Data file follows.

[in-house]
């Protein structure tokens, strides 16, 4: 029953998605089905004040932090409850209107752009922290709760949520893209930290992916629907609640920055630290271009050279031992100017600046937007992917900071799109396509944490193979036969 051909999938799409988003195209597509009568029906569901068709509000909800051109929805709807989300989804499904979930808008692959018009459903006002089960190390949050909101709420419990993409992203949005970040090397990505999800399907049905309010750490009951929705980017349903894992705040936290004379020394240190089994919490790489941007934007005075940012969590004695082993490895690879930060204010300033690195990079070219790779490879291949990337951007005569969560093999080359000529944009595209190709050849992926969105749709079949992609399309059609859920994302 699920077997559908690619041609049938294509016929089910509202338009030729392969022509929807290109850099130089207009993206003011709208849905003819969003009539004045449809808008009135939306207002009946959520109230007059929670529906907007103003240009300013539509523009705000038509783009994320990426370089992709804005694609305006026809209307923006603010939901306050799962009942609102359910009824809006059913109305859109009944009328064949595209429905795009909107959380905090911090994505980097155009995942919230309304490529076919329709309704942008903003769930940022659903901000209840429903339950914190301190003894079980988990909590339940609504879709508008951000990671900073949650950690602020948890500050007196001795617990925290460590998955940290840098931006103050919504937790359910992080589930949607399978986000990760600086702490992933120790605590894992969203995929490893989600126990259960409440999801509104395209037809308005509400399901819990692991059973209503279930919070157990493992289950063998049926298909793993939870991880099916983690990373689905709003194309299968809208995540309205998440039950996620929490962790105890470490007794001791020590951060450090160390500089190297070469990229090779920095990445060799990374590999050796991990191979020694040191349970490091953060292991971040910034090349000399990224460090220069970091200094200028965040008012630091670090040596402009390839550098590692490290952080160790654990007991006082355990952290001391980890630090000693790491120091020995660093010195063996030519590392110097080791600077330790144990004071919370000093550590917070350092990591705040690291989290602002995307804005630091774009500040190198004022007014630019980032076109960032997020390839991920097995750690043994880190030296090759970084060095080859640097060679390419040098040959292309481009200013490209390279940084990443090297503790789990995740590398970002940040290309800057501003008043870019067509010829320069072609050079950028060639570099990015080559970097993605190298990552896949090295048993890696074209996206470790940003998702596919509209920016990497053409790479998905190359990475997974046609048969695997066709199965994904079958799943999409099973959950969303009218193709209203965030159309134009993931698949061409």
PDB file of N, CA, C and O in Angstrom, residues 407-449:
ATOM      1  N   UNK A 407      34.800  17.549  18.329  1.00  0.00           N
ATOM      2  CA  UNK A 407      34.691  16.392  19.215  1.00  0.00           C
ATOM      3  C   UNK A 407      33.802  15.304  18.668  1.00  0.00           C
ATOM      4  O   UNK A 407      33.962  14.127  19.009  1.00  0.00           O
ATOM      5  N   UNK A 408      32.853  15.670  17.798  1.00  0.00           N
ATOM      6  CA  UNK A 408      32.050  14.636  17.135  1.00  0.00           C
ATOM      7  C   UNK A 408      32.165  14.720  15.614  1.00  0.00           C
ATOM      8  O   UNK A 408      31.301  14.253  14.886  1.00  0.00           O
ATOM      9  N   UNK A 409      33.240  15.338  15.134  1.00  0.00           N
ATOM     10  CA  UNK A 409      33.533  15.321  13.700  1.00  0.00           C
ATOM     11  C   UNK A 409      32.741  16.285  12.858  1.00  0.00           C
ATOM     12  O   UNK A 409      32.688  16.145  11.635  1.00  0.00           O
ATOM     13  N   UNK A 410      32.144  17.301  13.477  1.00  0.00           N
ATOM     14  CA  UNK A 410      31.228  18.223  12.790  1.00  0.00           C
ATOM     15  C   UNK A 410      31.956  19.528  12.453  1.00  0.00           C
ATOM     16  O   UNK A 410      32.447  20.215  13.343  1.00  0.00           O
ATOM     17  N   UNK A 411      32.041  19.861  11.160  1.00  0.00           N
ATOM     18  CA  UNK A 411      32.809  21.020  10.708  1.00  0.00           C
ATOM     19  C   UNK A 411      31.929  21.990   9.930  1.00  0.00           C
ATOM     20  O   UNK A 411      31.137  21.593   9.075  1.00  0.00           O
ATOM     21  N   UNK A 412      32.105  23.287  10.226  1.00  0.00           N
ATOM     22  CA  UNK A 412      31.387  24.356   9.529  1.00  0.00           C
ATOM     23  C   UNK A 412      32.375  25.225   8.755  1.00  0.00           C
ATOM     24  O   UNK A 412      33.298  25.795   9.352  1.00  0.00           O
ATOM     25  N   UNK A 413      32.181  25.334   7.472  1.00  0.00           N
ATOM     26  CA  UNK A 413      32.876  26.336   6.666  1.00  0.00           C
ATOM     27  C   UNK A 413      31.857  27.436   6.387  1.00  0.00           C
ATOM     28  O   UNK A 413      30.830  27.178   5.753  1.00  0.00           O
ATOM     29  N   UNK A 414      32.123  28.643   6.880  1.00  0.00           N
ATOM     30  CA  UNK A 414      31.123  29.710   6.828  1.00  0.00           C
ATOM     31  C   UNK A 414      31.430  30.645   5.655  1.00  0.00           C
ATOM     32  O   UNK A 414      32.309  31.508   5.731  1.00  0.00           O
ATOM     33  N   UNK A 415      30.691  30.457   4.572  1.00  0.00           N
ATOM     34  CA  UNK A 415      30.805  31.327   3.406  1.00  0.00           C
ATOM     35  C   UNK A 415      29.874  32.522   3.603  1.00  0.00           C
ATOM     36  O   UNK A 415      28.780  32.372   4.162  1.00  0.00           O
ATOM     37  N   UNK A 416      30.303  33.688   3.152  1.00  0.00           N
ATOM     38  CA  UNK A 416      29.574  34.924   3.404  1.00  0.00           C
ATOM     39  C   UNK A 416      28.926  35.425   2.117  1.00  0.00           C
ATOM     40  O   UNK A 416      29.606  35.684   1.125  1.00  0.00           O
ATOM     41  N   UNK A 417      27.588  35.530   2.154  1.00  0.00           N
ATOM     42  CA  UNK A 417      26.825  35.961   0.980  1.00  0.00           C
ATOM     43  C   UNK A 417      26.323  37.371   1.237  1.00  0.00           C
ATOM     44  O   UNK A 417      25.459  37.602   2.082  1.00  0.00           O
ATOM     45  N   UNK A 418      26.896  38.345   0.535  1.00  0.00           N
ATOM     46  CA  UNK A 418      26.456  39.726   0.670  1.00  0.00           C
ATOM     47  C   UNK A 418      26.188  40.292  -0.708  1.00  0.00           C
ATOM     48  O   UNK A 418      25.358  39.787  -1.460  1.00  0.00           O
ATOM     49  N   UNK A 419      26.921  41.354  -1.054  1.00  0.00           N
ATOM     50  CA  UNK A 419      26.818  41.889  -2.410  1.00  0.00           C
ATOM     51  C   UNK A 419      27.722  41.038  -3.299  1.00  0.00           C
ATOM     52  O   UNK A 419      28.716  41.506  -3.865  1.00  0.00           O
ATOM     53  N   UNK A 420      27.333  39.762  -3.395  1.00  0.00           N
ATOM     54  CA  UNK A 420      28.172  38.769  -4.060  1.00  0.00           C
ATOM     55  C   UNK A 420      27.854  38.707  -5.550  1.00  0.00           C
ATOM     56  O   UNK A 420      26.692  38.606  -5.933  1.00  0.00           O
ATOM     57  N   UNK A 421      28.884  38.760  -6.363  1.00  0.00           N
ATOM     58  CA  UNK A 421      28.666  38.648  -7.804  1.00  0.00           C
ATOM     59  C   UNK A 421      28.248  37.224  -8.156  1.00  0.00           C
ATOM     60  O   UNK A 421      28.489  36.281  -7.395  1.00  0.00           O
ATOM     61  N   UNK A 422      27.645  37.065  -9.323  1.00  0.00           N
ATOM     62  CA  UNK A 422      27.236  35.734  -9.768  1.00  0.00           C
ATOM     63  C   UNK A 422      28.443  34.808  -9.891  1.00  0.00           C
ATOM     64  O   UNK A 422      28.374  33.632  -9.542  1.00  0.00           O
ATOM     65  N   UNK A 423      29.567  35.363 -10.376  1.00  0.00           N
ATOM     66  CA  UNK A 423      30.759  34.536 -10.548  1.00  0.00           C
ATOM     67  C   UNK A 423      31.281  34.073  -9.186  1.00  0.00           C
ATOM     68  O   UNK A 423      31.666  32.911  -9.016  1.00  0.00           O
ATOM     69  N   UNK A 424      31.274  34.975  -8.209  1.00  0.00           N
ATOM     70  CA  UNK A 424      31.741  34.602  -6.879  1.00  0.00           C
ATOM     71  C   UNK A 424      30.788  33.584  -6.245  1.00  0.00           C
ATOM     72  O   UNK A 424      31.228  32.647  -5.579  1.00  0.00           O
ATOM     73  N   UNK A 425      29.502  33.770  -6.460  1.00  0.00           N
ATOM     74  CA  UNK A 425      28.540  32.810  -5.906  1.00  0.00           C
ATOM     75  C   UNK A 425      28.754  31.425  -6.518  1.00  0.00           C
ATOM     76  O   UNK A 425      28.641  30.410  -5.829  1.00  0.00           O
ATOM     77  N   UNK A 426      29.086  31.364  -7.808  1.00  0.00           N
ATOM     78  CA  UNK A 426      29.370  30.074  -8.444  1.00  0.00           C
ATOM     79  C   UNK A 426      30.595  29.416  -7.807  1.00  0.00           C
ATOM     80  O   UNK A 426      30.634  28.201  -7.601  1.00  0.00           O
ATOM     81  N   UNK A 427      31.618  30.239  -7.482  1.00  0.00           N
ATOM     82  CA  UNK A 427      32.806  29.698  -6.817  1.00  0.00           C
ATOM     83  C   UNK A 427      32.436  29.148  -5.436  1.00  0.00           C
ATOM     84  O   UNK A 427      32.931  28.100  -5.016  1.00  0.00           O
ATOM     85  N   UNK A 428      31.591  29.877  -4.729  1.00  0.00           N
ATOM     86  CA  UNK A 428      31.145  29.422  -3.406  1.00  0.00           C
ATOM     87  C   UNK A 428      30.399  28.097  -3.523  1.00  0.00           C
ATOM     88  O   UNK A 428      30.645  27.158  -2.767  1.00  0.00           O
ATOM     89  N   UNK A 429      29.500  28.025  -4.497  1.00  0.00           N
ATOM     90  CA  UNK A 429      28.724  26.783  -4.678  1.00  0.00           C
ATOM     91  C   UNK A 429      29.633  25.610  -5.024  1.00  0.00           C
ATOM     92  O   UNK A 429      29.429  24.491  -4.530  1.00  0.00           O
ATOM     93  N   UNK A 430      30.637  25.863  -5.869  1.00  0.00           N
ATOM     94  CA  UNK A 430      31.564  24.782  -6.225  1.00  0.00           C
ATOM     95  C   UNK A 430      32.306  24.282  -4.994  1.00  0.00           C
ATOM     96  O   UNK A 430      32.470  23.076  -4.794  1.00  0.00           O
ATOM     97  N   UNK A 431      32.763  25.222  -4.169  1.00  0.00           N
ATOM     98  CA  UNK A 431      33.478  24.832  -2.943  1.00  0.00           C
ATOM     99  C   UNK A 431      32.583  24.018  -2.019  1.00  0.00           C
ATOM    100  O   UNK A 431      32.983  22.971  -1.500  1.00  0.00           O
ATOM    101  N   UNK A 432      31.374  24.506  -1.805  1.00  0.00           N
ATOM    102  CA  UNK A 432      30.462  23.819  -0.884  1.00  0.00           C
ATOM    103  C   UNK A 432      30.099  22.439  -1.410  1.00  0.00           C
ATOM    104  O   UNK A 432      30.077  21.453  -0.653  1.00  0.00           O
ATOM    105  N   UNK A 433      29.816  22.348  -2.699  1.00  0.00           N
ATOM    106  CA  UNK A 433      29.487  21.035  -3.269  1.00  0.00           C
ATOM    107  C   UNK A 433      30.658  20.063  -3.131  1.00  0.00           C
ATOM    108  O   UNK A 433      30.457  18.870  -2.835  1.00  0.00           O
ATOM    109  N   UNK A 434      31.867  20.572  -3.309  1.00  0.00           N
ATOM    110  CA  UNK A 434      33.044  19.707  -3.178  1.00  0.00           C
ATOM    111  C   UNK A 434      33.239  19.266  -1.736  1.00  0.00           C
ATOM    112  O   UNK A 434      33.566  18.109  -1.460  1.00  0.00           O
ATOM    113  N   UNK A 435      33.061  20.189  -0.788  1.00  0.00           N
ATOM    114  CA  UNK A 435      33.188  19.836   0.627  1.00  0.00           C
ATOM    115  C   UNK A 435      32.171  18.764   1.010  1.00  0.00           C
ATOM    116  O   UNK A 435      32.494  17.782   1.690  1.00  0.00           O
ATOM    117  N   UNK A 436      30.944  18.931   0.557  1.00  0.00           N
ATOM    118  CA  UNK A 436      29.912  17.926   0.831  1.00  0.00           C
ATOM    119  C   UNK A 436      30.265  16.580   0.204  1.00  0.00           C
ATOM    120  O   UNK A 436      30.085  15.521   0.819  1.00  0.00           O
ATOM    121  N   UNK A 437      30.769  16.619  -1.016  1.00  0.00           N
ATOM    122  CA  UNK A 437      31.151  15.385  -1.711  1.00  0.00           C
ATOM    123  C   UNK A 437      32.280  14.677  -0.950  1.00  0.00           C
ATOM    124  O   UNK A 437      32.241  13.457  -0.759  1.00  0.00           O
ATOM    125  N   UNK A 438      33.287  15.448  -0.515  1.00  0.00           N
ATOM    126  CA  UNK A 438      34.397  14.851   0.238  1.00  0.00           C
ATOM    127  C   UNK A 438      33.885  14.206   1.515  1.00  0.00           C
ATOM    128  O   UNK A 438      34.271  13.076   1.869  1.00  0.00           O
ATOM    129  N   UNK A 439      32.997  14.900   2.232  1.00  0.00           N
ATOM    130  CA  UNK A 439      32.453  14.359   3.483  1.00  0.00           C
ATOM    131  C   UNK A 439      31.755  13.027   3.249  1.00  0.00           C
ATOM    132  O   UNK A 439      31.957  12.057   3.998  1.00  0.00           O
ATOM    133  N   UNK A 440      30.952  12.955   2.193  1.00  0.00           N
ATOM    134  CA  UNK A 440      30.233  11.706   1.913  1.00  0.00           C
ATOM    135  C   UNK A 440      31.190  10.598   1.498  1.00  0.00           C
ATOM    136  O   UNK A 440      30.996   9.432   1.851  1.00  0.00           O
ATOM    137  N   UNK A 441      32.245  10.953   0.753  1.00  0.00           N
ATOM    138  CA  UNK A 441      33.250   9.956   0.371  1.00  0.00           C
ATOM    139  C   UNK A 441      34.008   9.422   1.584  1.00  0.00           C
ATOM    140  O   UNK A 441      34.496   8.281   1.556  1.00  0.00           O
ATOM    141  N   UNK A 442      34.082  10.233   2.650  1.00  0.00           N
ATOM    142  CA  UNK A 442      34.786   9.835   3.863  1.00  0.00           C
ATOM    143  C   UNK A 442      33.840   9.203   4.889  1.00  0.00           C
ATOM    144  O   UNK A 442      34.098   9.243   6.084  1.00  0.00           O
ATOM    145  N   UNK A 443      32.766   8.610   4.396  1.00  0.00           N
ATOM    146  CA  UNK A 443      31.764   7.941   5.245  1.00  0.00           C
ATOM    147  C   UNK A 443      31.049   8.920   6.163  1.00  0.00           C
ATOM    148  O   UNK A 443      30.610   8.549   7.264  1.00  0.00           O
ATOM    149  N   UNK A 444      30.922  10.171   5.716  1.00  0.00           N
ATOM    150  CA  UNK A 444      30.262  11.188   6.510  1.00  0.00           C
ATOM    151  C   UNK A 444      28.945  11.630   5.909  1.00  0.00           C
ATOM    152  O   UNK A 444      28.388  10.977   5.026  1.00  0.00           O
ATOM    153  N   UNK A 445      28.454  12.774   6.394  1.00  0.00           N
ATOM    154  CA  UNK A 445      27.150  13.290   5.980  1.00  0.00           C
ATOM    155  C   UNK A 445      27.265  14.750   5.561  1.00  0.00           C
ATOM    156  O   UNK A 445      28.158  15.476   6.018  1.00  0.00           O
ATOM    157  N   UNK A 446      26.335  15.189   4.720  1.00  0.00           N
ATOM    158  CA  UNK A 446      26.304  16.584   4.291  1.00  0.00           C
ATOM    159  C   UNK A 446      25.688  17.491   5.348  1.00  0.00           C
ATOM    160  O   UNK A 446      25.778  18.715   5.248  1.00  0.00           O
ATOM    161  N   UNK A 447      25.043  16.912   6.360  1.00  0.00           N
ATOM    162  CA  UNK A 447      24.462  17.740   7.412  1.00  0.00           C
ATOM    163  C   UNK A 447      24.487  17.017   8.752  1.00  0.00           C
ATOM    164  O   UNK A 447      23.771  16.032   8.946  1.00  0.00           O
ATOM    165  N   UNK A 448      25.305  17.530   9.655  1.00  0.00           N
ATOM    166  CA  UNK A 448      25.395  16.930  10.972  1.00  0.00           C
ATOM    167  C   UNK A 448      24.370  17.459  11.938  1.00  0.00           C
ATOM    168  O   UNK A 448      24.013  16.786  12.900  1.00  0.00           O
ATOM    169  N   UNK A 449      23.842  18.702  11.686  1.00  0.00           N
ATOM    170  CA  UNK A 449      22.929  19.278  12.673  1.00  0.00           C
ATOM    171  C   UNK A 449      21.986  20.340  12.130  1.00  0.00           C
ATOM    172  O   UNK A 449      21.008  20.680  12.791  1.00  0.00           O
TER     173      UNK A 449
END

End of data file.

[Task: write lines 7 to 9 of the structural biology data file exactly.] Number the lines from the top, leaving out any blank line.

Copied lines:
ATOM      4  O   UNK A 407      33.962  14.127  19.009  1.00  0.00           O
ATOM      5  N   UNK A 408      32.853  15.670  17.798  1.00  0.00           N
ATOM      6  CA  UNK A 408      32.050  14.636  17.135  1.00  0.00           C